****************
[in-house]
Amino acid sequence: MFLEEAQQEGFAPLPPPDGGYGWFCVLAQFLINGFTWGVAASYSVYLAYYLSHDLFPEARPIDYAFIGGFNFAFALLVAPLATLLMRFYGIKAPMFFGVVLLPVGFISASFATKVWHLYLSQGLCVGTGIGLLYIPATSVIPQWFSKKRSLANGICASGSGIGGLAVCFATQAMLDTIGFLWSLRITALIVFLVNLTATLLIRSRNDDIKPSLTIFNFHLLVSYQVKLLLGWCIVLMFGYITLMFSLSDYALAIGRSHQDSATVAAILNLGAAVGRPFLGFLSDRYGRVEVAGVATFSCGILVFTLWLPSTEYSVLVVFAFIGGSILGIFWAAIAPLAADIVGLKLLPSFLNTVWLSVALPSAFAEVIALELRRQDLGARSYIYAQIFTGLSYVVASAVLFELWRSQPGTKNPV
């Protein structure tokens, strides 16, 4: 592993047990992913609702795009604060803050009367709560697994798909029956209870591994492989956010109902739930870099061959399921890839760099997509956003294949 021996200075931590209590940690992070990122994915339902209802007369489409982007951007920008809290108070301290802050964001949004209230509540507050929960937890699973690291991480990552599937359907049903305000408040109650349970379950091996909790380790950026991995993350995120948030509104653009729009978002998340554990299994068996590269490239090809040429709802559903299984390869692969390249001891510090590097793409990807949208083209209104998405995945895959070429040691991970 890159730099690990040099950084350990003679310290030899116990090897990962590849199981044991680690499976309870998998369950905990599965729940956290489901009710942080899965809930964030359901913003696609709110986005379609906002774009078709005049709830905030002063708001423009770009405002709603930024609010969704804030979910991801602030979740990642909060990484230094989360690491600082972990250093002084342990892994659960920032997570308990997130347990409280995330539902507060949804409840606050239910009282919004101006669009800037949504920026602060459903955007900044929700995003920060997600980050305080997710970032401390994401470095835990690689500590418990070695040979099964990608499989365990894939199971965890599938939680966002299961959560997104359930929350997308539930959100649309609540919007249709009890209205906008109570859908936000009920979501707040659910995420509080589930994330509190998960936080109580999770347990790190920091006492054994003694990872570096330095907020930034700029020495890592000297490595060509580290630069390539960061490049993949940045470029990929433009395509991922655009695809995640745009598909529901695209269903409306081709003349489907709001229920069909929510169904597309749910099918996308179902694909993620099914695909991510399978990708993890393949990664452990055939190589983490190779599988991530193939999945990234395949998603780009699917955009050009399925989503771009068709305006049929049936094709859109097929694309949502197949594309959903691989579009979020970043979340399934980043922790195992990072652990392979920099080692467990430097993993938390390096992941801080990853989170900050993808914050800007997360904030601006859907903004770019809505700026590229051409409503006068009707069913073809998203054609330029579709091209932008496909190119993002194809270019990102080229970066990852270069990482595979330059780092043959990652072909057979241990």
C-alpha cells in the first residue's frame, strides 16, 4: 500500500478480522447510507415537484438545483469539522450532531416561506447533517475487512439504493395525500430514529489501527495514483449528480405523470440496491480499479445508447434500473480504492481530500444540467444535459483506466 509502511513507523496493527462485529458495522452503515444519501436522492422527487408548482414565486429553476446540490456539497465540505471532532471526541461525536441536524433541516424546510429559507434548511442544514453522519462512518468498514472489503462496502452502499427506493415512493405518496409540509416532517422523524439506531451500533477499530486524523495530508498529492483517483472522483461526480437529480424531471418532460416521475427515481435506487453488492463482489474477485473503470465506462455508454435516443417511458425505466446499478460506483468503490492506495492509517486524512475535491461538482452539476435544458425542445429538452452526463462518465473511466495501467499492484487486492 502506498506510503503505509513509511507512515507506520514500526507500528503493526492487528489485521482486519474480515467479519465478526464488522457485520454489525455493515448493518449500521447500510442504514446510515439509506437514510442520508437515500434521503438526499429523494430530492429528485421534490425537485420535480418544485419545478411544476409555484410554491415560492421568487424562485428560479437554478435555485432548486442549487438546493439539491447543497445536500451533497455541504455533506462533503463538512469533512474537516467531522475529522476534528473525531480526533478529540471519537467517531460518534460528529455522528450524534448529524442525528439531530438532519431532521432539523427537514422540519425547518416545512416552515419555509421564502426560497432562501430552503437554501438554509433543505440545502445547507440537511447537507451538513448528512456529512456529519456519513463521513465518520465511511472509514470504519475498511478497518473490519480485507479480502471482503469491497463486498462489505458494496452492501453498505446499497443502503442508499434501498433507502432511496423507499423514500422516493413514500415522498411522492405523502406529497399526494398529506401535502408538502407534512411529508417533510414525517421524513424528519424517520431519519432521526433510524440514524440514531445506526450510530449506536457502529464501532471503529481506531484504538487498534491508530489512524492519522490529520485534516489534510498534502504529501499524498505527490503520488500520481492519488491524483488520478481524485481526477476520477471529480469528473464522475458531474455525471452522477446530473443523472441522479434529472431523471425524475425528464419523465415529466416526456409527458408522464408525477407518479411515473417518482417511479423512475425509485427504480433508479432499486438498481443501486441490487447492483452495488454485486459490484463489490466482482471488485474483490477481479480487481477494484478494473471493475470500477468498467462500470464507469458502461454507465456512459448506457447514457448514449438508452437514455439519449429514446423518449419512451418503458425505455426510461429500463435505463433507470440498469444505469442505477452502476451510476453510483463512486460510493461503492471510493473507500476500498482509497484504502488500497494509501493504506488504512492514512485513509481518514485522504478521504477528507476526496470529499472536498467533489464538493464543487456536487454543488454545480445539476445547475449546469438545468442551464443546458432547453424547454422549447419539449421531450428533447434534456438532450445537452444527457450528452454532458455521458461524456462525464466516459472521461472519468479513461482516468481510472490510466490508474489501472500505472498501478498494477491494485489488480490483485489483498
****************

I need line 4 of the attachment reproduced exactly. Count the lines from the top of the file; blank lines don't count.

C-alpha cells in the first residue's frame, strides 16, 4: 500500500478480522447510507415537484438545483469539522450532531416561506447533517475487512439504493395525500430514529489501527495514483449528480405523470440496491480499479445508447434500473480504492481530500444540467444535459483506466 509502511513507523496493527462485529458495522452503515444519501436522492422527487408548482414565486429553476446540490456539497465540505471532532471526541461525536441536524433541516424546510429559507434548511442544514453522519462512518468498514472489503462496502452502499427506493415512493405518496409540509416532517422523524439506531451500533477499530486524523495530508498529492483517483472522483461526480437529480424531471418532460416521475427515481435506487453488492463482489474477485473503470465506462455508454435516443417511458425505466446499478460506483468503490492506495492509517486524512475535491461538482452539476435544458425542445429538452452526463462518465473511466495501467499492484487486492 502506498506510503503505509513509511507512515507506520514500526507500528503493526492487528489485521482486519474480515467479519465478526464488522457485520454489525455493515448493518449500521447500510442504514446510515439509506437514510442520508437515500434521503438526499429523494430530492429528485421534490425537485420535480418544485419545478411544476409555484410554491415560492421568487424562485428560479437554478435555485432548486442549487438546493439539491447543497445536500451533497455541504455533506462533503463538512469533512474537516467531522475529522476534528473525531480526533478529540471519537467517531460518534460528529455522528450524534448529524442525528439531530438532519431532521432539523427537514422540519425547518416545512416552515419555509421564502426560497432562501430552503437554501438554509433543505440545502445547507440537511447537507451538513448528512456529512456529519456519513463521513465518520465511511472509514470504519475498511478497518473490519480485507479480502471482503469491497463486498462489505458494496452492501453498505446499497443502503442508499434501498433507502432511496423507499423514500422516493413514500415522498411522492405523502406529497399526494398529506401535502408538502407534512411529508417533510414525517421524513424528519424517520431519519432521526433510524440514524440514531445506526450510530449506536457502529464501532471503529481506531484504538487498534491508530489512524492519522490529520485534516489534510498534502504529501499524498505527490503520488500520481492519488491524483488520478481524485481526477476520477471529480469528473464522475458531474455525471452522477446530473443523472441522479434529472431523471425524475425528464419523465415529466416526456409527458408522464408525477407518479411515473417518482417511479423512475425509485427504480433508479432499486438498481443501486441490487447492483452495488454485486459490484463489490466482482471488485474483490477481479480487481477494484478494473471493475470500477468498467462500470464507469458502461454507465456512459448506457447514457448514449438508452437514455439519449429514446423518449419512451418503458425505455426510461429500463435505463433507470440498469444505469442505477452502476451510476453510483463512486460510493461503492471510493473507500476500498482509497484504502488500497494509501493504506488504512492514512485513509481518514485522504478521504477528507476526496470529499472536498467533489464538493464543487456536487454543488454545480445539476445547475449546469438545468442551464443546458432547453424547454422549447419539449421531450428533447434534456438532450445537452444527457450528452454532458455521458461524456462525464466516459472521461472519468479513461482516468481510472490510466490508474489501472500505472498501478498494477491494485489488480490483485489483498